So don’t mimic. Instead, learn the rules and ways that anime functions from a behind-the-pen perspective instead of a viewer perspective, and you’ll probably find out a few things that you didn’t know about anime.

That the industry is extremely competitive and exhausting on artists, for one–and that animators tend to have low salaries in Japan and work incredibly long hours, despite their incredible art skill, for example.

And these are experienced, professional animators and artists! You may have a long way to go, but don’t get discouraged.

If you focus hard on learning the style, you will find it far easier in no time to make the kinds of images you have in your head come out the way you want them to. Dedicated learning and practice are necessary to get there, however.

Shapes and Composition are Important

Because of the traits of anime, it’s arguable certain aspects of art fundamentals are more important than others.

Shapes and composition seem particularly key compared to others, even if they all remain incredibly important.

You need the practice and skill in terms of understanding the human body and anatomy in order to be able to twist that into the exaggerated and deformed portions that an anime character has.

Any professional mangaka can probably make a very, very enjoyable realistic drawing of someone, complete with color. It will have incredibly realistic proportions and look like a person from real life.

They then use that skill of understanding how to draw a person like that and carry it over to anime–where they exaggerate certain parts of the body, particularly the head, eyes, limbs, and hair–in order to highlight certain aspects of a character that they think are entertaining, enjoyable, or fit the narrative of the story for whatever reason.

You’ll have to do the same if you want to be good, or even great, at drawing anime. Start from the ground up and focus specifically on the shape, composition (and perspective).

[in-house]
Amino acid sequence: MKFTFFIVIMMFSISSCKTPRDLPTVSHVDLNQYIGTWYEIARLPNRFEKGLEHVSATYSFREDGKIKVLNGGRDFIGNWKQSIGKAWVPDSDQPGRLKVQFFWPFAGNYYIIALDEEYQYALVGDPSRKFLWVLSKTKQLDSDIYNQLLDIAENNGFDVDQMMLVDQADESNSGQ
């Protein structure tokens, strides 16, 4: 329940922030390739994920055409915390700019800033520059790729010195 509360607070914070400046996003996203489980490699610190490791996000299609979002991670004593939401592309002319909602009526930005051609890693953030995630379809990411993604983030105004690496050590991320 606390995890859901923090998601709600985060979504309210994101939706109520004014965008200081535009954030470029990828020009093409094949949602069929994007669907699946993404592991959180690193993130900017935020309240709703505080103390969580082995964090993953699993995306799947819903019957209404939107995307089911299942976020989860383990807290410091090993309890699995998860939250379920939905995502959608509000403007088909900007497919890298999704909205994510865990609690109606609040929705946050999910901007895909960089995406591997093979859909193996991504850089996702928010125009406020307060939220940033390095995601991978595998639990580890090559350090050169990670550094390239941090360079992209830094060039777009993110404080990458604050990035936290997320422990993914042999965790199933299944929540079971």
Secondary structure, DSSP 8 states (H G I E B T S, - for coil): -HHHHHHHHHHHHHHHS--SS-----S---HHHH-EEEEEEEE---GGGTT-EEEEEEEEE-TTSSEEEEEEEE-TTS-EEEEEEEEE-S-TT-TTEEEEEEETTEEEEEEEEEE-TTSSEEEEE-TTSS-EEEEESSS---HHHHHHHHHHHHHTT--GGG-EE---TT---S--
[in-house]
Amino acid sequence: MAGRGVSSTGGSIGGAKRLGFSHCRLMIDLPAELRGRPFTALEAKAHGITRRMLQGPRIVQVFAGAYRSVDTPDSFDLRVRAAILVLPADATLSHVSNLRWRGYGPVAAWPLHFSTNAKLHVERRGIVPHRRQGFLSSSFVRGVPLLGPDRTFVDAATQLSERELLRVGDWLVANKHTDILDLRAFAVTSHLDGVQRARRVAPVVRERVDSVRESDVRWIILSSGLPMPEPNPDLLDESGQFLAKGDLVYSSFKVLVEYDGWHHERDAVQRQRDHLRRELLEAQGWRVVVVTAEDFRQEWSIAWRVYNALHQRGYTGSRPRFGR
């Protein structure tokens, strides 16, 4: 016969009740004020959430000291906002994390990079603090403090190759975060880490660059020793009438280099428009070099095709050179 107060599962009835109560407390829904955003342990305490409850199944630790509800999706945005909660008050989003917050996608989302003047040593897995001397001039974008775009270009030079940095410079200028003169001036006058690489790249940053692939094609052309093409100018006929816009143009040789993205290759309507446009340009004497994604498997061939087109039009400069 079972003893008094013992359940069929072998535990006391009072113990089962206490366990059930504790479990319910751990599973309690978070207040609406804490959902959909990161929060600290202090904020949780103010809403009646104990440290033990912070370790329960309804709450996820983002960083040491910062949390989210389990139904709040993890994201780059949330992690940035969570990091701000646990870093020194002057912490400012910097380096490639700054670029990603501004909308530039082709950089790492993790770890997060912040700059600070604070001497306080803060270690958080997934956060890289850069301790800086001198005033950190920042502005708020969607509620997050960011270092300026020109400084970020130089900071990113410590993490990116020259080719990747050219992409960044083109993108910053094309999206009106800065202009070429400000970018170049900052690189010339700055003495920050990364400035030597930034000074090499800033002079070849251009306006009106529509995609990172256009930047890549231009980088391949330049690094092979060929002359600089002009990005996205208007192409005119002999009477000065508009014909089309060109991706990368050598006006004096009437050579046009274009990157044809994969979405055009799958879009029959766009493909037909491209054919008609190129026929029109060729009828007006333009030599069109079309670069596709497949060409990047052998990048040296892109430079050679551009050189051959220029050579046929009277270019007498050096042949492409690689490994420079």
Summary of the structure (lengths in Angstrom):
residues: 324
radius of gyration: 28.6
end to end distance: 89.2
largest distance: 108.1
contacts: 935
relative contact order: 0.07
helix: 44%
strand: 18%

The better you are at drawing in general, the more easily and smoothly these skills will carry over into drawing anime.


Learning to draw something as complex and culturally loved as anime can be exhausting, but it can be rewarding when you succeed!

Practice your fundamentals and really perfect how to draw, first, while you study the style itself.

Then switch over to practicing drawing anime in specific, directly. If you do this, you’ll be surprised by how fast (and how much) you really improve at drawing this style.

It won’t happen all at once, either. Most professional artists, involved in anime or not, usually have at least a decade of experience behind their belt before they even got involved in professional art, if not more.

Then they have years of professional industry experience after that. Of course, they’re good–they’ve been doing it for twenty years.

You’ll have to do the same as well. If you practice, however, the results will come.

About the author: My name is Marcus, I am a lawyer (LL.M.) and the founder of this website. Besides sometimes doing lawyer stuff, I like to draw and improve my skills as a “digital artist”, and I write about what I learn on this website. If you want to know more about me or reach out, then you can click here.